Referring to the drawings and more particularly to FIGS. 1-3, a portion of a hydraulic pump or motor 10 is illustrated and includes a portion of a barrel 12 having a bore 14 defined therethrough, a piston assembly 16 having a slipper 18 and a piston 20, a portion of a swashplate 22 and a portion of a slipper retainer 24. Even though only one bore 14 and one piston assembly 16 is illustrated, it is recognized that in known pumps or motors more than one bore and piston assembly 16 is required. For example, most piston type pumps or motors normally have either five, seven, or nine bores 14 in the barrel 12 with respective piston assemblies 16 slidably associated therewith.
The slipper 18 has a spherical ball 30 disposed at one end thereof and a sliding portion 32 at the other end thereof connected by a neck portion 34. The neck portion 34 is smaller in cross section than the largest cross section of the spherical ball 30. The sliding end portion 32 is adapted to be in sliding contact with the swashplate 22 and is maintained in contact therewith, in part, by the slipper retainer 24.
FIG. 3 shows the piston 20 in its formed shape prior to being mechanically connected to the slipper 18. The piston 20 includes a body portion 36 having a cylindrical outer surface 38 that extends along a longitudinal length thereof and a connecting portion 40 disposed at one end. The connecting portion 40 includes a cavity 42 having a substantially spherical bottom surface 44 and is defined in the piston 20 extending inwardly from the one end, a groove 46 having a bottom surface 48 and is defined in the connecting portion 40 located within the cavity 42 between the bottom spherical surface 44 and the one end, and a contoured portion 50 disposed generally adjacent the one end. It is recognized that the bottom surface 44 could be a true spherical surface without departing from the essence of the subject invention.
The contoured portion 50 includes an inner surface 52 and an angled outer surface 54. The inner surface 52 is located on the contoured portion 50 within the cavity 42 between the groove 46 and the one end. The inner surface 52 is a conical surface and has a diameter greater than the diameter of the spherical ball 30. The angled outer surface 54 is a conical surface located on the outermost side of the contoured portion 50 and projects outwardly at an angle relative to the cylindrical outer surface 38 of the piston body 36. In the subject arrangement the outer surface 54 of the contoured portion 50 has a first surface 56 that is angled at approximately nine degrees with respect to the outer surface 38 and a second surface 58 that is angled at approximately fifteen degrees with respect to the outer surface 38. The first surface 56 has a vertex on the outer surface 38 at a location generally between the bottom of the cavity 42 and the start of the groove 46. The second surface 58 has a vertex on the first angled surface 56 at a location generally even with the midpoint of the groove 46.
Referring to FIGS. 4-6, the piston assembly 16 is illustrated during the various steps of producing the assembly. As illustrated in FIG. 4, the sliding end portion of 32 the slipper 18 is positioned on a support block mechanism 60 and the piston 20 is positioned so that the spherical ball 30 of the slipper 18 is in contact with the spherical bottom surface 44 within the cavity 42. A die mechanism 62 is provided to mechanically connect the piston 20 to the slipper 18. The die mechanism 62 includes a formed chamber 64 having a bore 65 with an inner surface 66 and a formed portion 68. The inner surface 66 is a cylindrical surface having a diameter of a size sufficient to slidably receive the piston 20 therein.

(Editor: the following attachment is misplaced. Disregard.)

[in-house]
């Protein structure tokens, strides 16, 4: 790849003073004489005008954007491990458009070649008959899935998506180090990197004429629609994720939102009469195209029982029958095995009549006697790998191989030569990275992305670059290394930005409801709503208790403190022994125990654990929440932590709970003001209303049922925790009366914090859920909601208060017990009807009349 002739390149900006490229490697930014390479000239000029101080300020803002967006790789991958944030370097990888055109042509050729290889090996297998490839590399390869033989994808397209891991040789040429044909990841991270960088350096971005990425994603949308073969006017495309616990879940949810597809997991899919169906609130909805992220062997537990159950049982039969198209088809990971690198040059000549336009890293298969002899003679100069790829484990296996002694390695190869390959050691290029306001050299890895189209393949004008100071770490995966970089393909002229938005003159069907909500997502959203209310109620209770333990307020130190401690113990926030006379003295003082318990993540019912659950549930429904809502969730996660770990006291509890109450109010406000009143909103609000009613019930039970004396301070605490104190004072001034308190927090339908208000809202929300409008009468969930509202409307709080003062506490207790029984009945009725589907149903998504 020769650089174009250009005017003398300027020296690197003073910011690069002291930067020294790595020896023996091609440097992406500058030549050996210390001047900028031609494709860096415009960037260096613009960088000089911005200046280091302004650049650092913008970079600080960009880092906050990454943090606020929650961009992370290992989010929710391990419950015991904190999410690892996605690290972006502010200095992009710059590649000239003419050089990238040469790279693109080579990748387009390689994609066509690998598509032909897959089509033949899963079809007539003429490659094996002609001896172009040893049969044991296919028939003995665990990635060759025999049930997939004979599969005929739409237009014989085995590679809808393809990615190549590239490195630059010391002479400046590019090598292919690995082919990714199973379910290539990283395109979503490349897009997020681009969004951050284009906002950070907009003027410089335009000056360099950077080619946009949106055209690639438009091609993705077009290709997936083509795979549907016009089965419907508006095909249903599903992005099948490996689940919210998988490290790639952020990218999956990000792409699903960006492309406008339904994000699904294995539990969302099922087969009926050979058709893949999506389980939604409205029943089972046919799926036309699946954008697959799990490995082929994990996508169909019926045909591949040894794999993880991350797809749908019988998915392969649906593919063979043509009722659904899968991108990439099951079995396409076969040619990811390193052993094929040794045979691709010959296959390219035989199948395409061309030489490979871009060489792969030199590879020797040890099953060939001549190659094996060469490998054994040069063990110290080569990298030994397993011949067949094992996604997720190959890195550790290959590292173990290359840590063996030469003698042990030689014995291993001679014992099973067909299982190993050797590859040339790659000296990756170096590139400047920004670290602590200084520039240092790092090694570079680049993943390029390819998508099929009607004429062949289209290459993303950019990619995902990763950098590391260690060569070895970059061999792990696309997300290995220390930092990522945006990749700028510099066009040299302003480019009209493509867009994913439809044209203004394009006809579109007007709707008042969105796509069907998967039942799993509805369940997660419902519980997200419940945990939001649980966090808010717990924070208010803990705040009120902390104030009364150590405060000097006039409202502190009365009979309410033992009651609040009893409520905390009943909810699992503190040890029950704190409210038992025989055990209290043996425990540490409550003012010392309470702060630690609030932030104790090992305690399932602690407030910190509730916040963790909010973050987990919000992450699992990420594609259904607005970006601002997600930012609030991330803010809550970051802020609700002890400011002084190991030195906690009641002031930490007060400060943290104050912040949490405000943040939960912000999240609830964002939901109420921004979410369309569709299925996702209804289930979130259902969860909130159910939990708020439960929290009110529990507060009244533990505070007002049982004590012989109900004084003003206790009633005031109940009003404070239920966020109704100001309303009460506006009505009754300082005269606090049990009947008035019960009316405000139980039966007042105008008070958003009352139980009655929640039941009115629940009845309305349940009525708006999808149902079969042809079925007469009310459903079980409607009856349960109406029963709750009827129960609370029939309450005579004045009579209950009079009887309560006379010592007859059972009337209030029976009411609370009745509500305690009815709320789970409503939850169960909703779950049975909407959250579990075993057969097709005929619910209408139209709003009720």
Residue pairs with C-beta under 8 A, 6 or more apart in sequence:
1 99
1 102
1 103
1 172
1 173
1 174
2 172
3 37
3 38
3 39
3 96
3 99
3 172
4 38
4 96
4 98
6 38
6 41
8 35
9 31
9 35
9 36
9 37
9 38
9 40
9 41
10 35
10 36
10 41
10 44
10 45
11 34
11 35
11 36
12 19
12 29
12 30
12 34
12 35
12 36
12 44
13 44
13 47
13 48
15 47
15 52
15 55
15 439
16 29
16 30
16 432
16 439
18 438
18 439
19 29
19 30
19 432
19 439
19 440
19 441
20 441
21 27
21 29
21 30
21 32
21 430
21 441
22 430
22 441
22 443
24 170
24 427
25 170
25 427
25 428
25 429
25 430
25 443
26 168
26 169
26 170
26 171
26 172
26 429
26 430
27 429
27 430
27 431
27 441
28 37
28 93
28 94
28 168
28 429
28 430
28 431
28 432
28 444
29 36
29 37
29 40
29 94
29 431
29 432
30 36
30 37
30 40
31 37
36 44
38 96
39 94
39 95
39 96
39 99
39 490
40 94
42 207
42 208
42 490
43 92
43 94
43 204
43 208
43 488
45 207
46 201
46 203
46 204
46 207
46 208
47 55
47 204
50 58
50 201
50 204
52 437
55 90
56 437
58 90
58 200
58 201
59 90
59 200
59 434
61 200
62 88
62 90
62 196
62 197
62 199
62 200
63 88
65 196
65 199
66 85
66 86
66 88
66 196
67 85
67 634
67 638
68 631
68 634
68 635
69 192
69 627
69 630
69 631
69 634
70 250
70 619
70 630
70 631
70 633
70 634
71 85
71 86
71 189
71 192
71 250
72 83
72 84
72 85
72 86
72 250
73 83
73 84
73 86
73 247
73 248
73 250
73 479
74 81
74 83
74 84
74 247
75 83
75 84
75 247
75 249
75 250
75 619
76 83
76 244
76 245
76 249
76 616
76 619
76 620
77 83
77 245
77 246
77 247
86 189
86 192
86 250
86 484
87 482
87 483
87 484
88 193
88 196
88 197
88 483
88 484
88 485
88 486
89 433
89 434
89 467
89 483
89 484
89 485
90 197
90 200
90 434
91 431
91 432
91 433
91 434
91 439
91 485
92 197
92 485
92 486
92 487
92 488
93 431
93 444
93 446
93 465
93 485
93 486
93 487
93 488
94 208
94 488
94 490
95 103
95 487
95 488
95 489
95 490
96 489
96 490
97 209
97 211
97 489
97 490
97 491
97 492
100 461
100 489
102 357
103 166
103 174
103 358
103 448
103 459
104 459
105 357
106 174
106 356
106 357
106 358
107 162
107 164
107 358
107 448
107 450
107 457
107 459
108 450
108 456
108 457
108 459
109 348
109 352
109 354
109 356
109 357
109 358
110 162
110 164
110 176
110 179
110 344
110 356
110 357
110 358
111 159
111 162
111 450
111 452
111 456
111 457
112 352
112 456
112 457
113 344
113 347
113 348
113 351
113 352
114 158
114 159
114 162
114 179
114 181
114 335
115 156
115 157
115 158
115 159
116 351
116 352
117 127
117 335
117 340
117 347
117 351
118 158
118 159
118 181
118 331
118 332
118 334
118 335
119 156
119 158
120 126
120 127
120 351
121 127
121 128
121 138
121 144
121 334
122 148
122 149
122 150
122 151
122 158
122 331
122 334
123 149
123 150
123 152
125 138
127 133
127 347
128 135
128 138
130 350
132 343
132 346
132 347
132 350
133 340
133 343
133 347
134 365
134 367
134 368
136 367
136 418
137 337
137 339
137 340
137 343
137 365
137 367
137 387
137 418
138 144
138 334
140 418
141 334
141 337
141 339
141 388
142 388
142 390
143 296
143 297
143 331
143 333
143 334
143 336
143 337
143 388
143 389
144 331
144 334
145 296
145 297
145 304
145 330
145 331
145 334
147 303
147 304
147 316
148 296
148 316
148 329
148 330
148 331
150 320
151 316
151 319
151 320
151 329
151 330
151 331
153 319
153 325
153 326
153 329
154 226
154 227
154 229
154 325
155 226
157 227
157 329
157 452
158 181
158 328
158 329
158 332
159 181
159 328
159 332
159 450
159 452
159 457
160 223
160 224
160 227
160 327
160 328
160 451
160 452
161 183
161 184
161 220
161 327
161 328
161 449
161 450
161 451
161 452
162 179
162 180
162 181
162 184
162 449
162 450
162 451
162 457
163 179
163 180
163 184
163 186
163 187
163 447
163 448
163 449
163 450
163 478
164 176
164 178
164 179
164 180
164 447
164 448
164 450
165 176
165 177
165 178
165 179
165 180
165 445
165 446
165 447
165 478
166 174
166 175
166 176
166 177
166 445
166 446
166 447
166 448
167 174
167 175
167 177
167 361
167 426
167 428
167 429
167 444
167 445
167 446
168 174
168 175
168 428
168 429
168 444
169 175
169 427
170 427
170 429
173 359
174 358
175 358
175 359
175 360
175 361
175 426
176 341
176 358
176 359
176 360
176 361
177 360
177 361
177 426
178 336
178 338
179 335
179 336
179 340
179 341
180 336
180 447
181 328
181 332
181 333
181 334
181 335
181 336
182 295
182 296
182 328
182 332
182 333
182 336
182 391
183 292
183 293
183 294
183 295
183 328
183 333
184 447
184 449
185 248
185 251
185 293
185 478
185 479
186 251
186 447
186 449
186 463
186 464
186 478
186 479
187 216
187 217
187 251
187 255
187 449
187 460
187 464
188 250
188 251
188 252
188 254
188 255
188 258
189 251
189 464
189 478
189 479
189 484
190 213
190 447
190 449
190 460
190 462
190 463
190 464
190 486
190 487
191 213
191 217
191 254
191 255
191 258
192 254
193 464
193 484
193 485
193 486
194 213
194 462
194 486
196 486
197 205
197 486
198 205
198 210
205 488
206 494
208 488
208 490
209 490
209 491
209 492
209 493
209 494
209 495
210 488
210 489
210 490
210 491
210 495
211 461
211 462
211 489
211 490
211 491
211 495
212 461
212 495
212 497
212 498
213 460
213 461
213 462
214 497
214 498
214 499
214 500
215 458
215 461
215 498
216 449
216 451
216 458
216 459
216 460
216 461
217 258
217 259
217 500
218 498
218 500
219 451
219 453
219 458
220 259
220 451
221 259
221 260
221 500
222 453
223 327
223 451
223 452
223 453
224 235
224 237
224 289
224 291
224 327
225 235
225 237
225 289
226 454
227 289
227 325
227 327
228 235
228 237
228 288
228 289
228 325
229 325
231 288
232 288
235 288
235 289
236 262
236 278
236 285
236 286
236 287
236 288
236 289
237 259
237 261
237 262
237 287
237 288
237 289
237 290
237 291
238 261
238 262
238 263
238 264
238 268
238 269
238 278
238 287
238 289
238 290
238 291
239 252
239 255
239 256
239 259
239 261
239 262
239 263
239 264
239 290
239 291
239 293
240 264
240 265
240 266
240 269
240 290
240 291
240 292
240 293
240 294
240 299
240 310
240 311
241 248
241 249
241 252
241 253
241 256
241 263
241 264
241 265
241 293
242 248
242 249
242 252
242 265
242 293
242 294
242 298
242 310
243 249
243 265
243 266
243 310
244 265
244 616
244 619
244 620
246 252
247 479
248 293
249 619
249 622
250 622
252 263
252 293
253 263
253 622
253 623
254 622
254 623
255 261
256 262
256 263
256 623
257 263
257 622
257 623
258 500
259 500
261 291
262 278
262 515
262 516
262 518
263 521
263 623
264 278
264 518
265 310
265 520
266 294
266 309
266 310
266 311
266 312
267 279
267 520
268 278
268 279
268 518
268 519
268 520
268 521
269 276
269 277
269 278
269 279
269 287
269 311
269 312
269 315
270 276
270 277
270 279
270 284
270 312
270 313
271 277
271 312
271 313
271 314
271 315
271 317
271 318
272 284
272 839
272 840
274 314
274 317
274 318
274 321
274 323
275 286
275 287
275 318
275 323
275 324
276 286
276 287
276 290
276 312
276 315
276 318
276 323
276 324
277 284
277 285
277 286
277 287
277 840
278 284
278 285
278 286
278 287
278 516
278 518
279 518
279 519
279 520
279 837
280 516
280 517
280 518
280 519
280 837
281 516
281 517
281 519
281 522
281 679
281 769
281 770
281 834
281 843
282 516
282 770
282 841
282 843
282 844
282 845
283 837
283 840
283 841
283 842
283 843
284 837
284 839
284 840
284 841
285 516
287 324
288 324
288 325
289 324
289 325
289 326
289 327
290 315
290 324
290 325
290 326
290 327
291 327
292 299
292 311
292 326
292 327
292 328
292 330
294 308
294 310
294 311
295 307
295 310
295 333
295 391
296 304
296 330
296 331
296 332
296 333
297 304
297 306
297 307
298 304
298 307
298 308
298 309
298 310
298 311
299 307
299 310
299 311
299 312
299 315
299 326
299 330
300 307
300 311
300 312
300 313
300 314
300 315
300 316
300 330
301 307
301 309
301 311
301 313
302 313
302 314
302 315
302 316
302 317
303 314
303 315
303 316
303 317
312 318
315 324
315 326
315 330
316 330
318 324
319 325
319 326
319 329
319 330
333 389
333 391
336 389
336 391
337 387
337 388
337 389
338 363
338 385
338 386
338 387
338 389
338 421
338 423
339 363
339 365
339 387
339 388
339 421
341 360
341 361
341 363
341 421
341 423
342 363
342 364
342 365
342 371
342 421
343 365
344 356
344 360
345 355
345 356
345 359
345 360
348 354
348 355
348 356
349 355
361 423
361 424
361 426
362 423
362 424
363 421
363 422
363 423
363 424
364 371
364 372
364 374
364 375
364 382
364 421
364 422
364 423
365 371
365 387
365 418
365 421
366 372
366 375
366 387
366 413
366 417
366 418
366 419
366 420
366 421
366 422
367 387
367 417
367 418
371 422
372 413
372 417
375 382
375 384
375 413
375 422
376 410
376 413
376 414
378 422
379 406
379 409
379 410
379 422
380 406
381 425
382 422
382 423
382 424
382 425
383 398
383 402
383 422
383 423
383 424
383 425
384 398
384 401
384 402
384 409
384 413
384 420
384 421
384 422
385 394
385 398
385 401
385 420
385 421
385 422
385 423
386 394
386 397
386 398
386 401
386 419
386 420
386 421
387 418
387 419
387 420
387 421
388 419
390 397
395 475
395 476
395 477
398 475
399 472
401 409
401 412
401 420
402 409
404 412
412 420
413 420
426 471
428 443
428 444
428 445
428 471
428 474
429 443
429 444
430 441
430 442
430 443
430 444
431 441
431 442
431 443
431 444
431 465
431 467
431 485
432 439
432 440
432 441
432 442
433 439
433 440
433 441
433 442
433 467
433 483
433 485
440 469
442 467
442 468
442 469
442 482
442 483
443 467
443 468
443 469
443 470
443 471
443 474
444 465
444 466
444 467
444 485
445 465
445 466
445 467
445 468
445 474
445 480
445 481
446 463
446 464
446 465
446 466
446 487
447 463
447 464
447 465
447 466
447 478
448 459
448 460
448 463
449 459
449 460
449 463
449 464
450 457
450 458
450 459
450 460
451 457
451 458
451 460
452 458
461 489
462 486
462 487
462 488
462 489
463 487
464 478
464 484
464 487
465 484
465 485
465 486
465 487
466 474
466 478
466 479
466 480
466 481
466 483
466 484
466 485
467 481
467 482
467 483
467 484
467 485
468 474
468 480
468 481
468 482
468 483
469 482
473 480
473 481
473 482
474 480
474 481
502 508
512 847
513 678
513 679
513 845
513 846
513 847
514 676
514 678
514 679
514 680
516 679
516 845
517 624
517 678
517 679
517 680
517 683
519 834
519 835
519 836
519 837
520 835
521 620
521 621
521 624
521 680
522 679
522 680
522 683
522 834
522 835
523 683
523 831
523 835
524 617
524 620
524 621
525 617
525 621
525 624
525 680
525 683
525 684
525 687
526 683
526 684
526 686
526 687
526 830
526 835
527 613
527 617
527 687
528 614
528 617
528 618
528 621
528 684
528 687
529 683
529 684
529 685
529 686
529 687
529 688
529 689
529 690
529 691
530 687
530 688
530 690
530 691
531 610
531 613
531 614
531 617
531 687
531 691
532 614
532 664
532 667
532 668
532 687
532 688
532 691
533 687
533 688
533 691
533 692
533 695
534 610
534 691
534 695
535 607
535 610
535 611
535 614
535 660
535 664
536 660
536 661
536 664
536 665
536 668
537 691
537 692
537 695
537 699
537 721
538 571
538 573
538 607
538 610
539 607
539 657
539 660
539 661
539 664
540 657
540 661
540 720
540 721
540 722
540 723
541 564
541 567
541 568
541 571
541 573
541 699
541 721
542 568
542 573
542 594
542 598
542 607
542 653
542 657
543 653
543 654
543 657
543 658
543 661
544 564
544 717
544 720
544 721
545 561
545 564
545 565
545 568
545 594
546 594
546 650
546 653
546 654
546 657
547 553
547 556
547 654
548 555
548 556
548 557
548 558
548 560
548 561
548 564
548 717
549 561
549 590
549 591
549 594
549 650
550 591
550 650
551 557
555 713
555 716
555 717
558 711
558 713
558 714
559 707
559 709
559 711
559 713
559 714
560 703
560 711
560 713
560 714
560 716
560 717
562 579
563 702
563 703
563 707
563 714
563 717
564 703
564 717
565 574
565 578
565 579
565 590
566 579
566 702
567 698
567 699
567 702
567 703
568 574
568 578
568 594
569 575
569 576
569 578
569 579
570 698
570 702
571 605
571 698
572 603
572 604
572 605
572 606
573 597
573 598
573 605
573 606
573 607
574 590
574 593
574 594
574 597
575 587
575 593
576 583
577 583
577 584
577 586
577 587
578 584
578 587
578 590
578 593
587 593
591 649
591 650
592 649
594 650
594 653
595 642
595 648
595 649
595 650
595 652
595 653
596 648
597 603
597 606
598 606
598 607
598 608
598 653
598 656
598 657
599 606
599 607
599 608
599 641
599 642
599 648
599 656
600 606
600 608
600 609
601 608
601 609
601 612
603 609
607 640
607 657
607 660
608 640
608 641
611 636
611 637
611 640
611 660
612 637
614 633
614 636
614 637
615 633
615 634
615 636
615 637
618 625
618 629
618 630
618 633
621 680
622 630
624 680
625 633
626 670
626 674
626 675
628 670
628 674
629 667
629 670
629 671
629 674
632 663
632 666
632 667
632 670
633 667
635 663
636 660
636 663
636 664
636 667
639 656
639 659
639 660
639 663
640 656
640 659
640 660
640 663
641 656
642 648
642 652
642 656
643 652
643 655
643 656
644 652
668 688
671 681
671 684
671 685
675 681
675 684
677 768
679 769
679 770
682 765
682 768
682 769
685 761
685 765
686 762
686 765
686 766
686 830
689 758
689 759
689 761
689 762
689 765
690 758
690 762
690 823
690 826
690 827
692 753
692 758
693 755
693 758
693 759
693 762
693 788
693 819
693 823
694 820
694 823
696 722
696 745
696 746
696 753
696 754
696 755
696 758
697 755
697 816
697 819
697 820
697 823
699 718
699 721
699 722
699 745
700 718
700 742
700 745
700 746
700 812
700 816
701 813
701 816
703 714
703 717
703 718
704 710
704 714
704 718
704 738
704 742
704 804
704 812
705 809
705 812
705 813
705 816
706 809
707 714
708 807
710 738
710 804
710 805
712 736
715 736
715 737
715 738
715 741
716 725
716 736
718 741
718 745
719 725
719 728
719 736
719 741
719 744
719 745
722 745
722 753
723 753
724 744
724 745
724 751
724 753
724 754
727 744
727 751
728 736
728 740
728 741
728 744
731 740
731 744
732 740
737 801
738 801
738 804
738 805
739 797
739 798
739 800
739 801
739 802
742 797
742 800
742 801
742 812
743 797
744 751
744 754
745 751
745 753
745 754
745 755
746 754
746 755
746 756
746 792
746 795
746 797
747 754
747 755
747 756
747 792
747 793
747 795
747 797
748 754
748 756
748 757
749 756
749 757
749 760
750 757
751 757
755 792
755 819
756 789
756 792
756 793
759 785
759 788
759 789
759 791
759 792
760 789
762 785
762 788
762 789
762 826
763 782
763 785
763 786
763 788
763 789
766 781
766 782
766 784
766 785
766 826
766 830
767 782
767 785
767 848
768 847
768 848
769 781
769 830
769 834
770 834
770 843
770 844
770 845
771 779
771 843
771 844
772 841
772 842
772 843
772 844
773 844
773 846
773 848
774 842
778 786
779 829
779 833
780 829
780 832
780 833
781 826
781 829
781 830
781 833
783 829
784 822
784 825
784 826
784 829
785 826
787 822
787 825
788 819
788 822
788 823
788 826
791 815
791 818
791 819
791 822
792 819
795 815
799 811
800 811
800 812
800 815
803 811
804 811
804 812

The formed portion 68 angles outwardly relative to the inner surface 66 and includes an angled surface 70 having first and second surfaces 72,74. The first surface 72 has a vertex on the inner surface 66 and forms an angle therewith of approximately nine degrees. The second surface 74 has a vertex on the first surface 72 and forms an angle with the inner surface 66 of approximately fifteen degrees. When the piston 20 is received in the bore 65 of the formed chamber 64, the formed portion 68 of the die mechanism 62 intimately contacts the angled outer surface 54 of the contoured portion 50 of the piston 20.
Prior to placing the cavity 42 of the piston 20 over the spherical ball 30, a lubricant is deposited onto the contacting members to reduce the tendency of the elements seizing or scuffing during use. Likewise, a lubricant is deposited within the formed chamber 64 of the die mechanism 62 and the angled outer surface 54 of the contoured portion 50 to reduce the tendency of the surfaces scuffing or seizing during the forming operation.
FIGS. 6-7 better illustrate the details of the formed portion 68 of the die mechanism 62 and the contoured portion 50 of the piston 20. FIG. 6 illustrates the details prior to the mechanical connection being made and FIG. 7 illustrates the details following the mechanical connection being made.
FIG. 8 illustrates a machine, such as a centerless grinder 76 having a grinding wheel 78 that is used subsequent to heat treating of the piston assembly 16 to finish the entire outer surface 38 of the piston 20.
It is recognized that various forms of the subject arrangement could be utilized without departing from the essence of the invention. For example, the respective angled outer surface 54 of the piston and the formed portion 68 of the die mechanism 62 could be a straight line or a continuous curve as opposed to having the two different surfaces at different angles. Likewise, the overall die mechanism 62 could be of various shapes or designs other than that illustrated. The force needed to move the die mechanism 62 relative to the support block mechanism 60 could be applied by any known manner, such as a mechanical press, hydraulic apparatus or any other force transferring mechanism.